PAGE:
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Health experts seek partnerships to
improve access to healthcare in Africa

NAIROBI (Xinhua) -- Experts drawn from the pharmaceutical industry in Africa on Monday called for strategic partnerships between both the public and private sectors to improve healthcare delivery in the sub-Saharan region.

Speaking in Nairobi during a conference on Improving Access to Medicines through Partnerships in Sub-Saharan Africa organized by Takeda, a pharmaceutical company, the team of experts noted that a majority of patients arrive too late for healthcare due to lack of awareness on health issues or lack of access to healthcare facilities.

Josh Ruxin, Co-Founder and Executive Chairman of Goodlife Pharmacies, said billions of dollars have been pumped into the sub-Saharan region to combat ailments such as HIV/AIDS, malaria and tuberculosis often yielding tremendous results.

“However, the tide has changed. Other diseases, especially Non-Communicable Diseases (NCDs) such as heart disease, diabetes and cancer are now the leading cause of death,” said Ruxin in a keynote address.

He said there was a need to rationalize healthcare systems and channel funds toward increased access to basic health services and access to essential medicines.

According to data from International Finance Corporation, sub-Saharan Africa is ranked as having the worst health on average in the world. The region has 11 percent of the world’s population but carries 24 percent of the global disease burden.

Ruxin noted that in Kenya alone, non-communicable diseases account for more than 50 percent of total hospital admissions and over 55 percent of hospital deaths.

Disease such as cancer, hypertension, and diabetes are becoming commonplace due to more sedentary lifestyles and shifts in eating habits.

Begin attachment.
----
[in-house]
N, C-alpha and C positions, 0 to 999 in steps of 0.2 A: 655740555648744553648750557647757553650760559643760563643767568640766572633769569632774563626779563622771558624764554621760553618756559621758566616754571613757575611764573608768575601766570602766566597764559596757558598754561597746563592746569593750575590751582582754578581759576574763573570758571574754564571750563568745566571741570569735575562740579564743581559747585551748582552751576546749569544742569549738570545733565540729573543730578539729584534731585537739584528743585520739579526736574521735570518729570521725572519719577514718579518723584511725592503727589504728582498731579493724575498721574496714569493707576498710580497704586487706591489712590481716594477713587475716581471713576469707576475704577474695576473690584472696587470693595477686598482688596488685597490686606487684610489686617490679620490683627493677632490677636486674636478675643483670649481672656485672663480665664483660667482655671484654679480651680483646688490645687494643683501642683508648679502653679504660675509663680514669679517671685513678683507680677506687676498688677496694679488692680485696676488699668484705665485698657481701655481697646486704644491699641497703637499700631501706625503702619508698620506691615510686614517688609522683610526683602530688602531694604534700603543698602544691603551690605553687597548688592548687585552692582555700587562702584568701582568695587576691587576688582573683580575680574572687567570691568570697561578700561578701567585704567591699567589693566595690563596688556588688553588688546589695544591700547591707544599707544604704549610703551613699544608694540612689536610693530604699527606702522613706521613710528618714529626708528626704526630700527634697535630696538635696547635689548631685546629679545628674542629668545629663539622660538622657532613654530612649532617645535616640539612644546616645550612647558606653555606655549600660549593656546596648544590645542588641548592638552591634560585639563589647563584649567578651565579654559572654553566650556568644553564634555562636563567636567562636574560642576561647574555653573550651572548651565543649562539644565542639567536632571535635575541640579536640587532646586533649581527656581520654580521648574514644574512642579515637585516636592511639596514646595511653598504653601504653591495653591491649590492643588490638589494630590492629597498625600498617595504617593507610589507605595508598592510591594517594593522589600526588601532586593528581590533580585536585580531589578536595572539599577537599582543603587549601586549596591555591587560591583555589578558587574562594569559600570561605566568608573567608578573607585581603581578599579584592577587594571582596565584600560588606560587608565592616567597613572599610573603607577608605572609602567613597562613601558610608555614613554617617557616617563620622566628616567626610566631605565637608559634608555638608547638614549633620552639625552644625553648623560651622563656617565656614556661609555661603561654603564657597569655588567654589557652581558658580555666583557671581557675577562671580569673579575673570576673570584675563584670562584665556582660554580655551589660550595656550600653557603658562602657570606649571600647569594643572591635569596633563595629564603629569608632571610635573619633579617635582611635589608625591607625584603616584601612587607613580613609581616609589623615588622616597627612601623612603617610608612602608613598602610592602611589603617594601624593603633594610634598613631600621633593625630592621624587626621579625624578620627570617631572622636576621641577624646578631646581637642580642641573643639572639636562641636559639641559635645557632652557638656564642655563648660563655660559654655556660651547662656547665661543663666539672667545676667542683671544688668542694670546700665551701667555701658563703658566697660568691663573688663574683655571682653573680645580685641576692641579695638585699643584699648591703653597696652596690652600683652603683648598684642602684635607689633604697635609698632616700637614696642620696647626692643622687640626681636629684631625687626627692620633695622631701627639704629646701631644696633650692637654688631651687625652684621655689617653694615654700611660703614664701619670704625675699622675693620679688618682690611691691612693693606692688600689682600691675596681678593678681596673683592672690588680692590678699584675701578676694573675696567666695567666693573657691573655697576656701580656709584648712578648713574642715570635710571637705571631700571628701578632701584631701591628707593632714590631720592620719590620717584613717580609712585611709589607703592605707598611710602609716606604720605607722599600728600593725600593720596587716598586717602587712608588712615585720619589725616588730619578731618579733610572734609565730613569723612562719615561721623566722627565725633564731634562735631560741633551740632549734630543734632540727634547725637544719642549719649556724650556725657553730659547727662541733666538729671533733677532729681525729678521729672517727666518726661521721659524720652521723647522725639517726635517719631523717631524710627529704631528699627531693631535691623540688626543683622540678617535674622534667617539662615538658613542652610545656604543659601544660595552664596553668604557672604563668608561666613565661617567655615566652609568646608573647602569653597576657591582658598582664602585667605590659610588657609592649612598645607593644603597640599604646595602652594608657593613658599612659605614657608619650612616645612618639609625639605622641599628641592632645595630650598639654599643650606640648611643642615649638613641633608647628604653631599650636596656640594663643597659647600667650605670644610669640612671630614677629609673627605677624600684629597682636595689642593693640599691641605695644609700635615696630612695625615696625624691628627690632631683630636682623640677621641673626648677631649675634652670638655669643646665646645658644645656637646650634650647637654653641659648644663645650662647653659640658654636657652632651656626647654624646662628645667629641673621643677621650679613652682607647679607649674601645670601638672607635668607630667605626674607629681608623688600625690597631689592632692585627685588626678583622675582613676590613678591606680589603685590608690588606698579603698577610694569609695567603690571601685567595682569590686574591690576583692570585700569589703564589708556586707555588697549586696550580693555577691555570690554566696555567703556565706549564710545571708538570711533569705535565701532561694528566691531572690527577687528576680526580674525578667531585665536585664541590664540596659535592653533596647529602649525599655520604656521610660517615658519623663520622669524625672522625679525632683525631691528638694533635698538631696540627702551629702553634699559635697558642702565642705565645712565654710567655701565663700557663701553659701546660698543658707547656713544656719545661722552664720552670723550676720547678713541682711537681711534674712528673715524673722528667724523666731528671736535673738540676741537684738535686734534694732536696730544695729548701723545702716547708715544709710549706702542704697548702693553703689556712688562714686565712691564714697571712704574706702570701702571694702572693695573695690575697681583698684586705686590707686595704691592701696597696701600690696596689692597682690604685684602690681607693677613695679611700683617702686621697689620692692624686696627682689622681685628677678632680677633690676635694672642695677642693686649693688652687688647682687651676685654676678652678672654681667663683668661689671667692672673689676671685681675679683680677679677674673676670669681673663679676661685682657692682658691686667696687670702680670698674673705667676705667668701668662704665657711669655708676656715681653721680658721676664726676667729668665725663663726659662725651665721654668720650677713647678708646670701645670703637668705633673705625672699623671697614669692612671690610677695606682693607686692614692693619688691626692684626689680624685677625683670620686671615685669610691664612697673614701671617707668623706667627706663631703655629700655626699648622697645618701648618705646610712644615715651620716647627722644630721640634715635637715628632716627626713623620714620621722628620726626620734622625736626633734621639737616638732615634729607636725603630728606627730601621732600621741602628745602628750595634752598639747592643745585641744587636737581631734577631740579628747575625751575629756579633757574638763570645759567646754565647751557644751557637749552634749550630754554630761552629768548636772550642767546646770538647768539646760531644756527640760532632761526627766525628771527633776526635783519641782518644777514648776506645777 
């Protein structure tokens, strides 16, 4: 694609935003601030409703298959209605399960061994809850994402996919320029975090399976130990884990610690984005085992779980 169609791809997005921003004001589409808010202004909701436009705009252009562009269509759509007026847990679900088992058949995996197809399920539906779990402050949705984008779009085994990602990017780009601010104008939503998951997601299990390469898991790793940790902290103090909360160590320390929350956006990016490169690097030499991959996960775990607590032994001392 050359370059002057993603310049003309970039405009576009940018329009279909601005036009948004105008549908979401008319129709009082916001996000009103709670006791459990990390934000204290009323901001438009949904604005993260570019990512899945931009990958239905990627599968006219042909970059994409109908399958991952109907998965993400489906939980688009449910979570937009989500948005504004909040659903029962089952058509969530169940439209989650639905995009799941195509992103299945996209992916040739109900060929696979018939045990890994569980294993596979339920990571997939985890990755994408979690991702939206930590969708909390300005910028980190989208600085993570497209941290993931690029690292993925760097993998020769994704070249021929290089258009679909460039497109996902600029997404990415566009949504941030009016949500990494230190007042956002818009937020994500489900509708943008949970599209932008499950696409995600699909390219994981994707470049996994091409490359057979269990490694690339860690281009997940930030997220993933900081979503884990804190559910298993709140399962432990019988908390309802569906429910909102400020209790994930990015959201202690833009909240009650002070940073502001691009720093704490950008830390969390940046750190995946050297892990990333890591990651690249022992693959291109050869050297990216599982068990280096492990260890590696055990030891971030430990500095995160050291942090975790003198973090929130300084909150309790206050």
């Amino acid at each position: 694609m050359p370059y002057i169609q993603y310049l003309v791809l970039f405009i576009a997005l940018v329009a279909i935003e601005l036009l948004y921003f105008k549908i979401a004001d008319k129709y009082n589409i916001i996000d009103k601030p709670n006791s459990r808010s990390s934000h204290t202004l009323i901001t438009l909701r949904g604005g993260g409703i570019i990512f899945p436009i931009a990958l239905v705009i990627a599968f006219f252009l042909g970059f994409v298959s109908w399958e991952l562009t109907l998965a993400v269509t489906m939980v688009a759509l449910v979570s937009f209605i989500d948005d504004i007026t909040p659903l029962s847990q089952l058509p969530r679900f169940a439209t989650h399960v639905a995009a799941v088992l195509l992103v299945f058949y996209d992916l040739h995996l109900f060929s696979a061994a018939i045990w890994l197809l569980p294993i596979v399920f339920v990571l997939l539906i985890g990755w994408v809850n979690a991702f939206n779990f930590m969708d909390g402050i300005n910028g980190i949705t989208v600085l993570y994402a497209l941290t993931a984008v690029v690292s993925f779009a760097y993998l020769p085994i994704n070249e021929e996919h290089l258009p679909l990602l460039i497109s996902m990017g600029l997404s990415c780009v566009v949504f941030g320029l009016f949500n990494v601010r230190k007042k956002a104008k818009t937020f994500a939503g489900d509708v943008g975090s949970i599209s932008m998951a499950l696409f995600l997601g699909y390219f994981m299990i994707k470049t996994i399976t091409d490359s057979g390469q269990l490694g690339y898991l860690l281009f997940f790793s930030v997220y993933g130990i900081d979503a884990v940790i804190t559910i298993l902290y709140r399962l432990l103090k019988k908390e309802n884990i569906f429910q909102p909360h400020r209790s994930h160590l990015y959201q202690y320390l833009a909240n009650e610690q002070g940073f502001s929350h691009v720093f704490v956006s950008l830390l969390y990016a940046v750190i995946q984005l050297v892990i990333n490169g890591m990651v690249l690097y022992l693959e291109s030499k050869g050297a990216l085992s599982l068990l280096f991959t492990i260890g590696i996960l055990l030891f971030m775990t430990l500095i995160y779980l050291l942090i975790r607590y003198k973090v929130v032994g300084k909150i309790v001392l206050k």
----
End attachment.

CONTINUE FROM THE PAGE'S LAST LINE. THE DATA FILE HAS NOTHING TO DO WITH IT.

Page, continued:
Healthcare has increasingly become an economic burden to the family unit in Africa and a leading cause for emerging consumers to fall back into poverty.

It is now estimated that Kenyans spend about 100 million dollars annually overseas on cancer treatment.

Ruxin noted that it was critical for the renewed effort to improve healthcare in the region to focus on developing sustainable, mutually beneficial partnerships that span from the public to the private sector.



Tanzania works to control antibiotics resistance

DAR ES SALAAM Tanzania (Xinhua) -- Tanzanian health authorities said on Monday plans were afoot to control rising antibiotics resistance among patients in the east African nation.

Mohamed Kambi, the country’s chief medical officer, said the government was laying groundwork for a national action plan to control the rising trend of antibiotics resistance.

He said One-Health, a collaborative approach involving experts in veterinary medicine and those in the health sector, would help tackle antibiotic resistance in a holistic manner.

Kambi’s statement came after two key studies carried out in Tanzania exposed antibiotic resistance that threatened treatment effectiveness, with experts urging a review of prescription practices.

Kambi said the national action plan to curb antibiotic resistance would, apart from experts on animal medicine, involve the National Food and Drugs Authority (TFDA), the pharmaceutical authorities and all health stakeholders in the country.

“The action plan will also address the behavioral, legal and social implications of bacterial resistance,” said Kambi.

Researchers said the common antibiotics being prescribed routinely in Tanzania were now losing effectiveness due to lack of clear policies guiding medical practitioners on how and when to give medications.

Experts said resistant organisms are passed from animals on to humans through consumption of meat, milk and other animal products.

Last year, Said Aboud, an expert on bacteriology, analyzed how antibiotics resistance was affecting the country in many sectors, through his publication in the Centre for Disease Dynamics Economics and Policy.

One key issue he tackled was the contribution of animal products in the rise of antibiotic resistance.

Aboud said: “This contributes to the decline towards ineffective antibiotics, like an approaching siren, getting louder and louder.”

Last year, the heads of state and government at the United Nations General Assembly in New York committed to taking a broad, coordinated approach to address the root causes of antibiotic resistance across multiple sectors, especially human health, animal health and agriculture.

The World Health Organization (WHO) says globally, 480, 000 people develop multi-drug resistant tuberculosis each year, and drug resistance is starting to complicate the fight against HIV and malaria.


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